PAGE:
Illustration: Rebecca Zisser/Axios
NEW YORK — A power technology conglomerate, known mostly for traditional energy sources like natural gas, has launched a new company to provide solar electricity and battery storage.
Why it matters: The announcement from Mitsubishi Hitachi Power Systems Americas, made Monday at the Bloomberg NEF conference, shows how the world's biggest energy and technology companies are adapting to a world, or at least many parts of it, that is demanding cleaner energy sources.
Driving the news: The new company, called Oriden, is a project development firm under the umbrella of Japanese company. The name is a play on the English word "origin" and the Japanese word "denki" (電気), meaning electricity.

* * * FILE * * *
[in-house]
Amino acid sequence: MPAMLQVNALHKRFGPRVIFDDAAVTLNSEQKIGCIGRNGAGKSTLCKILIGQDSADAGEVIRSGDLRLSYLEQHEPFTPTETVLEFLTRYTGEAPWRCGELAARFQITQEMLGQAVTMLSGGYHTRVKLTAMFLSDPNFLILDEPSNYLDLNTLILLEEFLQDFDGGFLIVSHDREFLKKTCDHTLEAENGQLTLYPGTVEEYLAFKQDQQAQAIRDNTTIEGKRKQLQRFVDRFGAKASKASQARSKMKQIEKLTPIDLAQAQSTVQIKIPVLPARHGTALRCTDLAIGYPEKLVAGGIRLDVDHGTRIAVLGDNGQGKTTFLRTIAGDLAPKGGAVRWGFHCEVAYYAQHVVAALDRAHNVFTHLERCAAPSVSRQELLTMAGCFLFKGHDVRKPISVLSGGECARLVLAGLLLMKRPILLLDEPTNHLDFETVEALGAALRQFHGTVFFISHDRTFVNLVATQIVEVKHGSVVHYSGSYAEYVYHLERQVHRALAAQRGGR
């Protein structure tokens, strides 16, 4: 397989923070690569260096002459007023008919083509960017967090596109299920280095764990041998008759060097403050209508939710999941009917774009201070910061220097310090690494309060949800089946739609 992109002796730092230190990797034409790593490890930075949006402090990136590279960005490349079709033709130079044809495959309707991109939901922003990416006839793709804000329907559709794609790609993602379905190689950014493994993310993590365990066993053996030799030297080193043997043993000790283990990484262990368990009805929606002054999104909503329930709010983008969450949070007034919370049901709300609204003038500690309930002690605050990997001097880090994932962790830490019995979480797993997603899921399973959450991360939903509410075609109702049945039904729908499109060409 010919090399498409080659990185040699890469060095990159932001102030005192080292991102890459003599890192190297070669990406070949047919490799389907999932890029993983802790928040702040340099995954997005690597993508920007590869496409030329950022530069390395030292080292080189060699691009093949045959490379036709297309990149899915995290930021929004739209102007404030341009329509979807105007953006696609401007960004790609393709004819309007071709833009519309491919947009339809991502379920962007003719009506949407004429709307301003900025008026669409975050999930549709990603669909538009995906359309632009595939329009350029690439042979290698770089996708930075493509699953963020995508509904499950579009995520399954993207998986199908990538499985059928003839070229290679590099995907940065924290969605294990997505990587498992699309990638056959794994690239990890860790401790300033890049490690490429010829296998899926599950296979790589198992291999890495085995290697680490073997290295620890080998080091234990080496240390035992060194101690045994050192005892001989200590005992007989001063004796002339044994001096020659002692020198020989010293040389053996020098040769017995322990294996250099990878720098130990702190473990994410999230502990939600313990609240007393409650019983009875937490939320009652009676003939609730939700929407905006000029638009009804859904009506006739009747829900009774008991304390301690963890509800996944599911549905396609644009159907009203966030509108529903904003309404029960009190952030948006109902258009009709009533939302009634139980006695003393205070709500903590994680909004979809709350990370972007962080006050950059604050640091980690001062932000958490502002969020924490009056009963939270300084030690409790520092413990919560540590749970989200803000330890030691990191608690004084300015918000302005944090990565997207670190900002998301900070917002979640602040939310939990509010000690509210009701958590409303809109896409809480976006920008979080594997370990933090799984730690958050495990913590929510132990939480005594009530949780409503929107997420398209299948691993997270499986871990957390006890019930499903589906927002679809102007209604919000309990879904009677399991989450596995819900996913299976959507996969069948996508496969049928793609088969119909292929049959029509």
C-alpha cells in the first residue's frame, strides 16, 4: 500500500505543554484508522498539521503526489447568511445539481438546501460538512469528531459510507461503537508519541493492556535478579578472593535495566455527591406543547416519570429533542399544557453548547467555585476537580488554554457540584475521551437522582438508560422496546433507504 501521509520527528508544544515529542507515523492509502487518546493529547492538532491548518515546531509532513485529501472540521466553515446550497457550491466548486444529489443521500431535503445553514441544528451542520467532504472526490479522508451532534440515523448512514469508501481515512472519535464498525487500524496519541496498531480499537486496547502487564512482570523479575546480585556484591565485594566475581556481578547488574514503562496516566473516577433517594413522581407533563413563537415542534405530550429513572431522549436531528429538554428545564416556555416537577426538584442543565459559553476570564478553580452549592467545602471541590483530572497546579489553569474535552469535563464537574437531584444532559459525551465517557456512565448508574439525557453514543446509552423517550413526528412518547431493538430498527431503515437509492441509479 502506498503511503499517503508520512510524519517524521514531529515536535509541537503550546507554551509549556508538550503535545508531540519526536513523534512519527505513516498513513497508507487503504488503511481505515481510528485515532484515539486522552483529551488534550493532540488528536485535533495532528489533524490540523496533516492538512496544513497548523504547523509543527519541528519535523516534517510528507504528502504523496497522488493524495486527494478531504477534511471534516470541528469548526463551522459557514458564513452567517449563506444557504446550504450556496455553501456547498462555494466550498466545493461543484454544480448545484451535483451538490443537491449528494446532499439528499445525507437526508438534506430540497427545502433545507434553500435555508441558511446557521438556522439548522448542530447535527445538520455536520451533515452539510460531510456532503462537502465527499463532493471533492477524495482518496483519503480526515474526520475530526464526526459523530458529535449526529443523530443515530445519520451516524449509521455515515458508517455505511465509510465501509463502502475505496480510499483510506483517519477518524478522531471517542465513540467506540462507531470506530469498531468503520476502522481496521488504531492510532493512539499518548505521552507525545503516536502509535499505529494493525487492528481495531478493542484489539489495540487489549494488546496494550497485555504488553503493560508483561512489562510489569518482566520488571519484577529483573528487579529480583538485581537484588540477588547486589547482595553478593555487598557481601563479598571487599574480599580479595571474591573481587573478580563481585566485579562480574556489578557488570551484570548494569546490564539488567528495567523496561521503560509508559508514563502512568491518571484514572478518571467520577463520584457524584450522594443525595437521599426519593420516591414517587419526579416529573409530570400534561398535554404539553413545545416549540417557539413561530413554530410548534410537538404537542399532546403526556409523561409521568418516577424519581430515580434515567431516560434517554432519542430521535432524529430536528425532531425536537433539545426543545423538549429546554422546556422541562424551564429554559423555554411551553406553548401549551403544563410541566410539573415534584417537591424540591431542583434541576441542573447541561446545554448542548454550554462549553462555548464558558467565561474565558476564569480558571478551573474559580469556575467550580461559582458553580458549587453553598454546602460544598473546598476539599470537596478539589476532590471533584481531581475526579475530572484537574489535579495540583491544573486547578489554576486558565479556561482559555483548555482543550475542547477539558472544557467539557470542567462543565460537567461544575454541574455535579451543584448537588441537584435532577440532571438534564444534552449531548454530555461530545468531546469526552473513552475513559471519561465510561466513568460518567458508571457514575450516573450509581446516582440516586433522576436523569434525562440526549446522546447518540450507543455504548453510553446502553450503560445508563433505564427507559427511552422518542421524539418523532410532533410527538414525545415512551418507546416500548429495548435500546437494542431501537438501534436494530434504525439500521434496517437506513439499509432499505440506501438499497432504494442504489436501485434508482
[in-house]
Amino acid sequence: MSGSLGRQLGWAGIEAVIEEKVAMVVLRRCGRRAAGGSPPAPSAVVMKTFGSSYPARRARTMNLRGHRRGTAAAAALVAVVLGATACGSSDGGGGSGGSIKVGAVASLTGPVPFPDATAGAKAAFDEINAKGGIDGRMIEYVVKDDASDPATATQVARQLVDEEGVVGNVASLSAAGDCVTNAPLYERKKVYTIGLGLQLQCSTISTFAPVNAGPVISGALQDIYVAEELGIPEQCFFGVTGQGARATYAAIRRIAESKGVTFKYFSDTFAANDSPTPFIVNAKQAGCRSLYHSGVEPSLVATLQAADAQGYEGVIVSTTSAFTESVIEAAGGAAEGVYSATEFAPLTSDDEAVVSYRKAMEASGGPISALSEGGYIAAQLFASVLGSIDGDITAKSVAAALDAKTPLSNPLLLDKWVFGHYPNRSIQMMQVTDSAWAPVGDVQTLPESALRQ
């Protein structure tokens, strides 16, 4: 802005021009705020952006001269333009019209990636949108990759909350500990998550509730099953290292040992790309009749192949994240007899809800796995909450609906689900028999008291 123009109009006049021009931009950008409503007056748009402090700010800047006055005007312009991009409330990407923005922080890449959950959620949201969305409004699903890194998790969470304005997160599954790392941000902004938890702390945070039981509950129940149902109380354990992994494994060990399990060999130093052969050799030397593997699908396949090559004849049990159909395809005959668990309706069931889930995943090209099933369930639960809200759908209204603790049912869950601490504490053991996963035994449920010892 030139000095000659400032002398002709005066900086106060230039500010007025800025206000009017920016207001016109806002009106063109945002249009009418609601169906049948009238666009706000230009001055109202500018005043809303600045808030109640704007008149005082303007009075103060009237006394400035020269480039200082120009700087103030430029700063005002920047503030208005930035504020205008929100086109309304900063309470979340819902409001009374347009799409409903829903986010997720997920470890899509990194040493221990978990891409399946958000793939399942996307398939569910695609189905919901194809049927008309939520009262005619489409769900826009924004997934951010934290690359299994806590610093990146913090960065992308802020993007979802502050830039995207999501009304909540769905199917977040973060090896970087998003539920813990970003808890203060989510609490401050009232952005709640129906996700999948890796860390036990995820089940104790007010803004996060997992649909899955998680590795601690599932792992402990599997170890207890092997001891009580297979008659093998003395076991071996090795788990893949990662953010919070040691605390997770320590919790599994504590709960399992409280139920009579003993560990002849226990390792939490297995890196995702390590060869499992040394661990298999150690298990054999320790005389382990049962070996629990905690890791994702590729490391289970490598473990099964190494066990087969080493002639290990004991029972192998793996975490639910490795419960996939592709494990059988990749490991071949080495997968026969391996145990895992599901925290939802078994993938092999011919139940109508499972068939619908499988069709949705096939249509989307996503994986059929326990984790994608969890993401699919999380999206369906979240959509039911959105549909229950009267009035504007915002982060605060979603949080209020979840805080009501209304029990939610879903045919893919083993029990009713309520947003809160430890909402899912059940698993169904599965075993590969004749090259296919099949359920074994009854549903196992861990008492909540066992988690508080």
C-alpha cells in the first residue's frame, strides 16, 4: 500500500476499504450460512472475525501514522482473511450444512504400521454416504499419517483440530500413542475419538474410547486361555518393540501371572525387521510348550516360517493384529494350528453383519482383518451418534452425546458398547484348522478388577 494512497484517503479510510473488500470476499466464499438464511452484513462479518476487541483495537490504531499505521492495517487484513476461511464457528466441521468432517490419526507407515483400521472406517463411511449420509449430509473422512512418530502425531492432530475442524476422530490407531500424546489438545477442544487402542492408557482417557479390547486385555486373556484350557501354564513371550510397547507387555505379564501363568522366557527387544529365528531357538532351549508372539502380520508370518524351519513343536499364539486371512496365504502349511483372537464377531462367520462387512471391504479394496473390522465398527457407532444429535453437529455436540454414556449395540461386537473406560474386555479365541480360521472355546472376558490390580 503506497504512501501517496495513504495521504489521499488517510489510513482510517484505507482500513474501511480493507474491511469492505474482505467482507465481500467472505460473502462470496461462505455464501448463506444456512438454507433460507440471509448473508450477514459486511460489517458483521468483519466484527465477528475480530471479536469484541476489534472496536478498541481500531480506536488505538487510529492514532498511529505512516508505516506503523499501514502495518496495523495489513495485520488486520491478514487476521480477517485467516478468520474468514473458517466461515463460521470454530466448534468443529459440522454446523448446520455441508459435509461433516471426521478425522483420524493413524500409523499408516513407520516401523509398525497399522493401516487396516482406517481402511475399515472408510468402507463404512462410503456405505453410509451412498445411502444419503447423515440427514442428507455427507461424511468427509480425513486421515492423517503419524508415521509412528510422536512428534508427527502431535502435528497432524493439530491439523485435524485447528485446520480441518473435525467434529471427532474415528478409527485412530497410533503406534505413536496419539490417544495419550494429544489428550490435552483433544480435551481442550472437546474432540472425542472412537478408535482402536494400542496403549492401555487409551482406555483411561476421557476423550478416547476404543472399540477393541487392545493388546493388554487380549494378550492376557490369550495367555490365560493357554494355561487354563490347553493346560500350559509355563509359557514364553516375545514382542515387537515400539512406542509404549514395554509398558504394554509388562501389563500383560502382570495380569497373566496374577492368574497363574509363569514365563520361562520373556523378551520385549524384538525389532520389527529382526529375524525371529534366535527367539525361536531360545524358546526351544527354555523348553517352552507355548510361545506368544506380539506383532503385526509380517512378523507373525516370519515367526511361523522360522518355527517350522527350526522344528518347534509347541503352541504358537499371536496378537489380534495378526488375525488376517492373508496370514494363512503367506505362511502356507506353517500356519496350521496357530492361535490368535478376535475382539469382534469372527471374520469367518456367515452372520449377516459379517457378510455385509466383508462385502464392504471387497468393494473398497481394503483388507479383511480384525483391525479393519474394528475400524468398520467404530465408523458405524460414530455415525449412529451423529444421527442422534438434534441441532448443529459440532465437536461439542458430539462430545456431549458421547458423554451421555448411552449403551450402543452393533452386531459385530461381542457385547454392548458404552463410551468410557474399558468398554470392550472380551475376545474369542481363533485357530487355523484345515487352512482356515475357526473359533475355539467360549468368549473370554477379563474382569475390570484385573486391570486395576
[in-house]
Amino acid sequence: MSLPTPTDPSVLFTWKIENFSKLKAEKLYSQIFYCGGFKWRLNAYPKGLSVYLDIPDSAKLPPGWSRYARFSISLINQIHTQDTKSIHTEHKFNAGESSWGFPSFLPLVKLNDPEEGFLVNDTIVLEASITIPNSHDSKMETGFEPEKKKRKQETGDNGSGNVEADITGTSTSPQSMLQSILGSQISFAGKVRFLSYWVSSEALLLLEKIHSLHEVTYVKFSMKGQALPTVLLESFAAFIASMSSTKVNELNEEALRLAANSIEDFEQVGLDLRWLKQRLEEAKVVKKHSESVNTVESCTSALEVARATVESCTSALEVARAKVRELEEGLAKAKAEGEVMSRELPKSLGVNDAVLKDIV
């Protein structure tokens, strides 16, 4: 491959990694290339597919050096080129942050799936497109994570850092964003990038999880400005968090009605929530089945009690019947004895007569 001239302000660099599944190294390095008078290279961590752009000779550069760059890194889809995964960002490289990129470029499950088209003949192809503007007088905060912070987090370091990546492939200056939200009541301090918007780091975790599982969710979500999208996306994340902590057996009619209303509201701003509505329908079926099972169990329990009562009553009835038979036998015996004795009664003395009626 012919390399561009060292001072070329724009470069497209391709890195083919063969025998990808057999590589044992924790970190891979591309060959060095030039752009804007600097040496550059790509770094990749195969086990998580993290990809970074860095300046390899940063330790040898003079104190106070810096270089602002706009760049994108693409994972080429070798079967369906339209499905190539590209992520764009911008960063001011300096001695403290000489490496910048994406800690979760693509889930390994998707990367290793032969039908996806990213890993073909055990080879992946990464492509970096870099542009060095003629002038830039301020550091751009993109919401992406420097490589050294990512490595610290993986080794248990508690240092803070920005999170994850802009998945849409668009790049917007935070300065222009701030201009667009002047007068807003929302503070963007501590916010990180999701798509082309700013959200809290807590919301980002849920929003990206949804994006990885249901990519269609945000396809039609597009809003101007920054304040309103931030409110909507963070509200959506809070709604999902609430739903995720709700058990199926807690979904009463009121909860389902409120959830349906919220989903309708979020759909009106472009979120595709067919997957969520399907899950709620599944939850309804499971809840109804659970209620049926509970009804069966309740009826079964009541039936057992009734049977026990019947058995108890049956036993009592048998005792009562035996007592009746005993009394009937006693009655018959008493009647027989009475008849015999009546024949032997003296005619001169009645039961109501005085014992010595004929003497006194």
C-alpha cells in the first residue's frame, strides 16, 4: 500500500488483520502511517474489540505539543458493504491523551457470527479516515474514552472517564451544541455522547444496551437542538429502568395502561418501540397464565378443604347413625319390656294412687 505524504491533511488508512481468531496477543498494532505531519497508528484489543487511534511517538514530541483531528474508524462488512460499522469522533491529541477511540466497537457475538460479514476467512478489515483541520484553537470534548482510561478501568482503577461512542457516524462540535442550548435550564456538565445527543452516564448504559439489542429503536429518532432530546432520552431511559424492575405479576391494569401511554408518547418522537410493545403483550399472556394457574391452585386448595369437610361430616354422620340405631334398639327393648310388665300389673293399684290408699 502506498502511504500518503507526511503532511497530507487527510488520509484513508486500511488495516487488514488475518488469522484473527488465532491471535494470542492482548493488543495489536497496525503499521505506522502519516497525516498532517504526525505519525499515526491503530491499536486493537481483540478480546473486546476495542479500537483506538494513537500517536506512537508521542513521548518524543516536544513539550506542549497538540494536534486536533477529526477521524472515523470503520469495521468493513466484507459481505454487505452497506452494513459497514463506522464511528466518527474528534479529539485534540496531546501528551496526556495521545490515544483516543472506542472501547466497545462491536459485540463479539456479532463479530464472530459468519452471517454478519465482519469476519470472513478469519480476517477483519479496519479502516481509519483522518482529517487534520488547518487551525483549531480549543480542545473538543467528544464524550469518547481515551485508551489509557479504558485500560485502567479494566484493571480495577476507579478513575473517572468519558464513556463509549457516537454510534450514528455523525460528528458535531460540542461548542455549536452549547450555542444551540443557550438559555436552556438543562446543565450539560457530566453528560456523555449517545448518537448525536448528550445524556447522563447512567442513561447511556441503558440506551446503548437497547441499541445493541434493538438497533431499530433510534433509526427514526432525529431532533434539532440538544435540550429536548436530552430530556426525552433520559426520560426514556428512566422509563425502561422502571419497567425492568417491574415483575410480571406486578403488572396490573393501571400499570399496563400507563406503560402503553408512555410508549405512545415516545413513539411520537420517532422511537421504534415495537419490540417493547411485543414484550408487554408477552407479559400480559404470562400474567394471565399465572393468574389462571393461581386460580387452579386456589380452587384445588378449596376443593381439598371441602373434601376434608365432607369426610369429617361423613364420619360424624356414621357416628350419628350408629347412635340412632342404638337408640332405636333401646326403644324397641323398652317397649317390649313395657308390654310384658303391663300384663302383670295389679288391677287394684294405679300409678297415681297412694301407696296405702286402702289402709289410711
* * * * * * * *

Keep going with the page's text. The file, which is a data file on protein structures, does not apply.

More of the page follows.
"We offer nuclear, we offer coal, we offer hydro, we offer offshore wind, we offer natural gas. We want to be able to offer our customers whatever they want to buy. And we're strong believers that the future here in the United States is a combination of natural gas, renewables and storage."— Paul Browning, CEO and president, Mitsubishi Hitachi Power Systems Americas
One level deeper: Browning tells Axios in an interview that the decision was partly in response to some state moves away from natural gas, including California and Arizona.
- "We have to be thinking about what's next," says Browning, adding that hydrogen as a form of storage is also something the company is pursuing.